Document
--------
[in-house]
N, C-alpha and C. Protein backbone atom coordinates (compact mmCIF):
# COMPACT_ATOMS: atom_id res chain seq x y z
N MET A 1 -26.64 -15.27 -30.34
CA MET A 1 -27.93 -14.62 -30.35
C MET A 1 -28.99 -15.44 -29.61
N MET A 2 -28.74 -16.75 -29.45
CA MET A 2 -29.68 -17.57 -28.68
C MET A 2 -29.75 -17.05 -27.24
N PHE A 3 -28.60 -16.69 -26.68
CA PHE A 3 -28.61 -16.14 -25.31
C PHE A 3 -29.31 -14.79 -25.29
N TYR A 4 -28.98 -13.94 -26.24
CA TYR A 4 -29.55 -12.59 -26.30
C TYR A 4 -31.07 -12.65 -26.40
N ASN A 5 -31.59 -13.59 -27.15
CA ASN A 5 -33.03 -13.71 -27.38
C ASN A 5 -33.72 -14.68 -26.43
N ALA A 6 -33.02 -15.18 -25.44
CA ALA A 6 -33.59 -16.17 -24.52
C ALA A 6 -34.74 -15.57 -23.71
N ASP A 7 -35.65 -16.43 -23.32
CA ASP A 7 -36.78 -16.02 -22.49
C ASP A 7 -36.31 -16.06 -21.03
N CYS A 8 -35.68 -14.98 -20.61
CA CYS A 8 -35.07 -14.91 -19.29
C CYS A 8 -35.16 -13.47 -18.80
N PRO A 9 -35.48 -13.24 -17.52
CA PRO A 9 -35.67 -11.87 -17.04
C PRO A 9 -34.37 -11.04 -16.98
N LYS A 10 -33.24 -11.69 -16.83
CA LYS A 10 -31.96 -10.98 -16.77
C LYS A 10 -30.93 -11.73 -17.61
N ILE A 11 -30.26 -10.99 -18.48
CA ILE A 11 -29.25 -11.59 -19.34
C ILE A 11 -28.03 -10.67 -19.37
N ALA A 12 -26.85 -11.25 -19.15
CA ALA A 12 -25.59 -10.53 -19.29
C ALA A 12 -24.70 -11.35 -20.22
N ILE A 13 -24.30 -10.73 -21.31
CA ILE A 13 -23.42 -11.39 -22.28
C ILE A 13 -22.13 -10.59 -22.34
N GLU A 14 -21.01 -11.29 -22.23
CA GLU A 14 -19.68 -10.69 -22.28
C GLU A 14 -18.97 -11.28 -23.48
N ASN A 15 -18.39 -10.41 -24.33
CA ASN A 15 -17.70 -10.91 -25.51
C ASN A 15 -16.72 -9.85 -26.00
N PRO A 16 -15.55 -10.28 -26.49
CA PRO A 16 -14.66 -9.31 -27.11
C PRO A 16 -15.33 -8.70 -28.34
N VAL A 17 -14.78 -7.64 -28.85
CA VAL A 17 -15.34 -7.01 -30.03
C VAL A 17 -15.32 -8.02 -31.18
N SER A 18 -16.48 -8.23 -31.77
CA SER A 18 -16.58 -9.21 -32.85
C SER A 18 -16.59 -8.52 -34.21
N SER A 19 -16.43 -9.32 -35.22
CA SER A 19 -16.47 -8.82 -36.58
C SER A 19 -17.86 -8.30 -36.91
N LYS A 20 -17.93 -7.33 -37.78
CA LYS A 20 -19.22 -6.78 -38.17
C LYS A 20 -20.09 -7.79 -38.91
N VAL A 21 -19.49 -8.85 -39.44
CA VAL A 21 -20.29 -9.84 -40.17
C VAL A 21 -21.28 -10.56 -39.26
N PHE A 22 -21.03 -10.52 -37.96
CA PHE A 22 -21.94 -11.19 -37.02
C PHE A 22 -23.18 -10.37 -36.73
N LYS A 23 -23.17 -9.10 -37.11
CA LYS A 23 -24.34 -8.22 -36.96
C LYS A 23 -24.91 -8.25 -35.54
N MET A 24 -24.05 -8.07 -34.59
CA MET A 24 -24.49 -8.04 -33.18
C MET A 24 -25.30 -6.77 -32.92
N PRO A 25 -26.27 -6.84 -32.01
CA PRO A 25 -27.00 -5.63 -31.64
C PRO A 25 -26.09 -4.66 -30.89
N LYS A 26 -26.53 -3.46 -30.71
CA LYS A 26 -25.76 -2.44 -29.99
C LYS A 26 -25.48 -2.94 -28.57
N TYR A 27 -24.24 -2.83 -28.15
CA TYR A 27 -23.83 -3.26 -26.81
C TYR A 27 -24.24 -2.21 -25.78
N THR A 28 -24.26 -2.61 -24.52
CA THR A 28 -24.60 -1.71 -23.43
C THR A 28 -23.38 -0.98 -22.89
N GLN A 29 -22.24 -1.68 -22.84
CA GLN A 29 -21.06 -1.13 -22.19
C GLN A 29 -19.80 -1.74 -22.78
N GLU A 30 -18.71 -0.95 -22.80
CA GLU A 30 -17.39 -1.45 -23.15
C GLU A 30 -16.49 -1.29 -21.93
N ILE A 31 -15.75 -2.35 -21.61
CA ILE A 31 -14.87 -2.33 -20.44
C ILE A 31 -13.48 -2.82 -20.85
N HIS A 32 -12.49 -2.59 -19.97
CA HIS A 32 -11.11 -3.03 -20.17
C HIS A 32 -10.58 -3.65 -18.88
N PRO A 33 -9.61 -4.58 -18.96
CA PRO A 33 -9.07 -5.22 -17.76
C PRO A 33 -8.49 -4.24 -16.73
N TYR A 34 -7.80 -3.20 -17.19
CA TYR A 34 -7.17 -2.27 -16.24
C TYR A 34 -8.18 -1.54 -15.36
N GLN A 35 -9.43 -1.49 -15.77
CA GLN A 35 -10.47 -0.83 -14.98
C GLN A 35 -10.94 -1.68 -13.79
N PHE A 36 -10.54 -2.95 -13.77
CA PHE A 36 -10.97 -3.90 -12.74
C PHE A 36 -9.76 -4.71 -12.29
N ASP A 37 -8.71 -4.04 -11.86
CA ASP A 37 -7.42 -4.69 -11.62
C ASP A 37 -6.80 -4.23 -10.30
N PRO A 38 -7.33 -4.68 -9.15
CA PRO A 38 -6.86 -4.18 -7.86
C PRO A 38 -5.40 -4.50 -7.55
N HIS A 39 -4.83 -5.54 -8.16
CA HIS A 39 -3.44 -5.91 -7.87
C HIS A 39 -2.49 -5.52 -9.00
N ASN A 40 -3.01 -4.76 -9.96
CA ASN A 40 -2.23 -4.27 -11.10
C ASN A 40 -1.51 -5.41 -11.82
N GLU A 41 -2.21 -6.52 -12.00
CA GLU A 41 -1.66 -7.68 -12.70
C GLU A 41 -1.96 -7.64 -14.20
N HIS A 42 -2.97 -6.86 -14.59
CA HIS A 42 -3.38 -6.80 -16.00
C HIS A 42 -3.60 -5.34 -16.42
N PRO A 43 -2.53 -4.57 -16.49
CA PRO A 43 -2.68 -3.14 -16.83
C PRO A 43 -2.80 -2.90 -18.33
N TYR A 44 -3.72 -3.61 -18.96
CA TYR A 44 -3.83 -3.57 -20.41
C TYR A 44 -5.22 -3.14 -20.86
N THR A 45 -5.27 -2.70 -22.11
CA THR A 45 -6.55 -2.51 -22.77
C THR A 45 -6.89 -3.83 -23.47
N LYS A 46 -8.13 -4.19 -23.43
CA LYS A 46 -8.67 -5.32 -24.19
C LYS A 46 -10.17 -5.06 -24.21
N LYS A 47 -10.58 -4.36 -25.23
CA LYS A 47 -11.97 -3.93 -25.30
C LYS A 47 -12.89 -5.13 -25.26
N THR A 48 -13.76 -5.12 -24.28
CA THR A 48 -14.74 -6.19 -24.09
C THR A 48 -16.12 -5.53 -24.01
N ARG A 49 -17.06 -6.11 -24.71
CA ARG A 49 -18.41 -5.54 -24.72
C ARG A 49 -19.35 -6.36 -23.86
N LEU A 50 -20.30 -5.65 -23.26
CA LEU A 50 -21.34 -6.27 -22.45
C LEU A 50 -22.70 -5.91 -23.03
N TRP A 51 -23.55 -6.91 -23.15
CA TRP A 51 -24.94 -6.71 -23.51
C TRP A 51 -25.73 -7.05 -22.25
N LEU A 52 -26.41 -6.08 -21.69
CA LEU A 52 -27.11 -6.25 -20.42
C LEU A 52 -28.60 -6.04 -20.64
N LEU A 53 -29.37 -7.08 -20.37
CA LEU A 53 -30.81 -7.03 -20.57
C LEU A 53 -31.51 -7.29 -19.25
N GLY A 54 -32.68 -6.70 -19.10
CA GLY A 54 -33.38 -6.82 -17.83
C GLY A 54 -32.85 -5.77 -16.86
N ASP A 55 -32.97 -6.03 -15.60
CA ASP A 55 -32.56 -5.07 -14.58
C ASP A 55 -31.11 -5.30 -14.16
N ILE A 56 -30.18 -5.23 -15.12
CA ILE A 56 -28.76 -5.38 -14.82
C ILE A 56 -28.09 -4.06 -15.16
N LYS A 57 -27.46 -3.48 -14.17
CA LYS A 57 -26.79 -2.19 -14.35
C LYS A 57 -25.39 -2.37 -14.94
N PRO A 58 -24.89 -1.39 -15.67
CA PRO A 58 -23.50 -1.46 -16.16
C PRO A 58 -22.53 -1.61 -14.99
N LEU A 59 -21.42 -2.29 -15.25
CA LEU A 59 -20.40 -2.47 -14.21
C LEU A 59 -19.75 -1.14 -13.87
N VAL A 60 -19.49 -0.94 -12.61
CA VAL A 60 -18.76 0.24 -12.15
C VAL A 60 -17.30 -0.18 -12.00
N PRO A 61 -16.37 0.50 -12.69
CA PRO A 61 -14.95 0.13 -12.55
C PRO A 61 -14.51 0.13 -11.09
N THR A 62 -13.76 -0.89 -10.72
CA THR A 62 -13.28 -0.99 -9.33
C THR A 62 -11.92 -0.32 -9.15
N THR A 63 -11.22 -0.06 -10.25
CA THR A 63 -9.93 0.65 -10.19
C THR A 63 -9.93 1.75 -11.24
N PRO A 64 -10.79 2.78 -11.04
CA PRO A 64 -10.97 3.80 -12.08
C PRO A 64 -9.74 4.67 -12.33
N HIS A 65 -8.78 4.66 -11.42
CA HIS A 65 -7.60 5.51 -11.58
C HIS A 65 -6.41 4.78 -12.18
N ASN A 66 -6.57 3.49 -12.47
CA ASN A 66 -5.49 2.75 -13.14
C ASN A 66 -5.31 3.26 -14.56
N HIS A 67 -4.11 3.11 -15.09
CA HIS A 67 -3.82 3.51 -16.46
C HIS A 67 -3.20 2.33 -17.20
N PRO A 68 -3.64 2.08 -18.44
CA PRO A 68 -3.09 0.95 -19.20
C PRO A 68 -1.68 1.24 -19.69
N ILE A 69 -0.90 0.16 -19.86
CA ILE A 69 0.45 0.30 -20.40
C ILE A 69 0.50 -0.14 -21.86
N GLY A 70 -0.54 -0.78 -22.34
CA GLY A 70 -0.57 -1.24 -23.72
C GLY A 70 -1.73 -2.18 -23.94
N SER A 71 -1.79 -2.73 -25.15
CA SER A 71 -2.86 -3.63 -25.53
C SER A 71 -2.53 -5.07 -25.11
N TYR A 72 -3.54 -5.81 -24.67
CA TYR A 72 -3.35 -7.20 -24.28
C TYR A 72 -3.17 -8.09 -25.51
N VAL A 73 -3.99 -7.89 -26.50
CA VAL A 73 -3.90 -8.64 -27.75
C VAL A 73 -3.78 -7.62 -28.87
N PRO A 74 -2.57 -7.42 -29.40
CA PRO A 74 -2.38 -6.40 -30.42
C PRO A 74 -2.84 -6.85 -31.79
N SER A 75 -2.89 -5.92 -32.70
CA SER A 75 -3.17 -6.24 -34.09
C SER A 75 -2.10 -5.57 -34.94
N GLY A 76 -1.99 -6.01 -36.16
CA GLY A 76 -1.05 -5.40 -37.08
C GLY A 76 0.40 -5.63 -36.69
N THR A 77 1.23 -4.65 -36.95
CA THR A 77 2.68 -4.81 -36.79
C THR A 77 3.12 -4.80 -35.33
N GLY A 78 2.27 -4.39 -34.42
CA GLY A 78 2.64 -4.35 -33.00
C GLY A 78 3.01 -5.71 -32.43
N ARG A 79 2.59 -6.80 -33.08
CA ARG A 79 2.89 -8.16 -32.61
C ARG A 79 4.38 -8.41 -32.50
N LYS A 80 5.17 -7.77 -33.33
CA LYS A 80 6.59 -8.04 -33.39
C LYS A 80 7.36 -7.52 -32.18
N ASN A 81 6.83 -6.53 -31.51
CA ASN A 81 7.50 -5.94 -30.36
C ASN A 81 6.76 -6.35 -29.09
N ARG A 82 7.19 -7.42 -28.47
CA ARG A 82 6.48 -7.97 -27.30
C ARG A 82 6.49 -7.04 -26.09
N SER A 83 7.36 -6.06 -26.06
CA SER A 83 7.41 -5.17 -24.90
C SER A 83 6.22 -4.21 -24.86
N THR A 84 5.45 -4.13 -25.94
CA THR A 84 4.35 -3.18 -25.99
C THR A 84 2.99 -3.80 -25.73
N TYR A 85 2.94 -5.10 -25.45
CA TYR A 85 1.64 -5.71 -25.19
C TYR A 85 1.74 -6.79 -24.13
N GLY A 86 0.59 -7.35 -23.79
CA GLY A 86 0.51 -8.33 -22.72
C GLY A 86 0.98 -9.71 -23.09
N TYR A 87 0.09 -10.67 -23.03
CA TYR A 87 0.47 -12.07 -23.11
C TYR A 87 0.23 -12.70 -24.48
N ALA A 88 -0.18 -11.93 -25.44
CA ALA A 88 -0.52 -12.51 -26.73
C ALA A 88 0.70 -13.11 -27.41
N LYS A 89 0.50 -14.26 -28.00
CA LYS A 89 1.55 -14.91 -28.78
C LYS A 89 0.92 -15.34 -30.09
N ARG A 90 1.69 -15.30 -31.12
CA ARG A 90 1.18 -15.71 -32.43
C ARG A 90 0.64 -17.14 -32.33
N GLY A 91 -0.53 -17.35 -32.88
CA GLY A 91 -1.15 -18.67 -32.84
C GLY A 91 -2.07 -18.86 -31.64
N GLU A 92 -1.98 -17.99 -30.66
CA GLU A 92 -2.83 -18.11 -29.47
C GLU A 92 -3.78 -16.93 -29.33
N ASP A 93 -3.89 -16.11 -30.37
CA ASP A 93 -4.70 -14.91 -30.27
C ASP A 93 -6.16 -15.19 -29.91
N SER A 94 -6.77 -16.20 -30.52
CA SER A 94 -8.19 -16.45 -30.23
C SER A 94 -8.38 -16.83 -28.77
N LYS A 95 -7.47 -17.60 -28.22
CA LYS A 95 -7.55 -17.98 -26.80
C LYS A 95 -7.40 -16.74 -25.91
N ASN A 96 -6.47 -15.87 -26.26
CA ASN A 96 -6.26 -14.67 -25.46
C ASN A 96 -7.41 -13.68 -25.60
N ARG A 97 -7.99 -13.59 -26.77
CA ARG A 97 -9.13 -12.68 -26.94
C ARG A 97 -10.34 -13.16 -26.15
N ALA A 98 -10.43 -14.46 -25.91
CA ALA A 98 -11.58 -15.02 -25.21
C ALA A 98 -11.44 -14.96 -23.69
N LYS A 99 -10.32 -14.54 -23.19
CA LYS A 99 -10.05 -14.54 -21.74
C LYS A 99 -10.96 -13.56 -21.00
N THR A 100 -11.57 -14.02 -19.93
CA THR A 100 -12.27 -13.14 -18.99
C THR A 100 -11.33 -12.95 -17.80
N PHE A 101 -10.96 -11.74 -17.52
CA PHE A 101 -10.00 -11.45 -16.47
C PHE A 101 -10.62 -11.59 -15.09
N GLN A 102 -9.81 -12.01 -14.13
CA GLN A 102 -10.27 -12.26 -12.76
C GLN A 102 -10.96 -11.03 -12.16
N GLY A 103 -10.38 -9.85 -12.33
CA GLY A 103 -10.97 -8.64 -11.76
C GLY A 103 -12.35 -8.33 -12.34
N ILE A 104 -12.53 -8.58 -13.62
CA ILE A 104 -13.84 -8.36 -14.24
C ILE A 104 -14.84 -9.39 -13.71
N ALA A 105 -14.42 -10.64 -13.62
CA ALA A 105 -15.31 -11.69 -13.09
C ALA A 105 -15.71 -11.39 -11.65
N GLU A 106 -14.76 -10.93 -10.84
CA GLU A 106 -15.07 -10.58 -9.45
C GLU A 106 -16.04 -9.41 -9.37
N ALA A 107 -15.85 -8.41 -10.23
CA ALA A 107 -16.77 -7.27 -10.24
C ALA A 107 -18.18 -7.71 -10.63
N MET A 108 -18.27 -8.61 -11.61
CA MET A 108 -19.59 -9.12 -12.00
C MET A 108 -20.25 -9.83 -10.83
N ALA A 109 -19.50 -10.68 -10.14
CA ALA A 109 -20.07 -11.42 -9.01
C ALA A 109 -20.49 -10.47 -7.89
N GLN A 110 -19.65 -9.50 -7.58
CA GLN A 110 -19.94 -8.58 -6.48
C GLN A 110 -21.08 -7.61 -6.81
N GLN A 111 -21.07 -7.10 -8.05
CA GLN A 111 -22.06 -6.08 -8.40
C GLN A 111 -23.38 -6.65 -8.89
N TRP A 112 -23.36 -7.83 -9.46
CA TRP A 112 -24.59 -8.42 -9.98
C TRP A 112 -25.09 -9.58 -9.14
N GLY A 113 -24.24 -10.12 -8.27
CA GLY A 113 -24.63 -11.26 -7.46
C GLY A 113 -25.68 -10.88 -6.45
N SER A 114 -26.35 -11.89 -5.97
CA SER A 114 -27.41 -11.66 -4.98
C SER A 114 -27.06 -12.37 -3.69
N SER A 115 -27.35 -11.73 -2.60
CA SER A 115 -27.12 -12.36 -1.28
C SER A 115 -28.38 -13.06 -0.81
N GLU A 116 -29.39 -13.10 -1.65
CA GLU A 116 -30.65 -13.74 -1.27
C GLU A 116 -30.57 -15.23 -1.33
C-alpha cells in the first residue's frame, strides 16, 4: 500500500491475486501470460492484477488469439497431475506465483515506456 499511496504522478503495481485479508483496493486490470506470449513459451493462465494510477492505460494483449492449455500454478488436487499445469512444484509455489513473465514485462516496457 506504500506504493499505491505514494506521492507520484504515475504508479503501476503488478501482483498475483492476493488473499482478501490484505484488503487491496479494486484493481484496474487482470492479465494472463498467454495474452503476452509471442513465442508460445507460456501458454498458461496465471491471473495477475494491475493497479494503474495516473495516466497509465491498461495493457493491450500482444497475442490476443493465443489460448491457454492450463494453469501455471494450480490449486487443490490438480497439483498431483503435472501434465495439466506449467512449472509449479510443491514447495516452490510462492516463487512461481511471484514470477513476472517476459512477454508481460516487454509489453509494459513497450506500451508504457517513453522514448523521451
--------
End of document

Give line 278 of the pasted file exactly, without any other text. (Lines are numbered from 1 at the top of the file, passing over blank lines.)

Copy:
CA GLU A 92 -2.83 -18.11 -29.47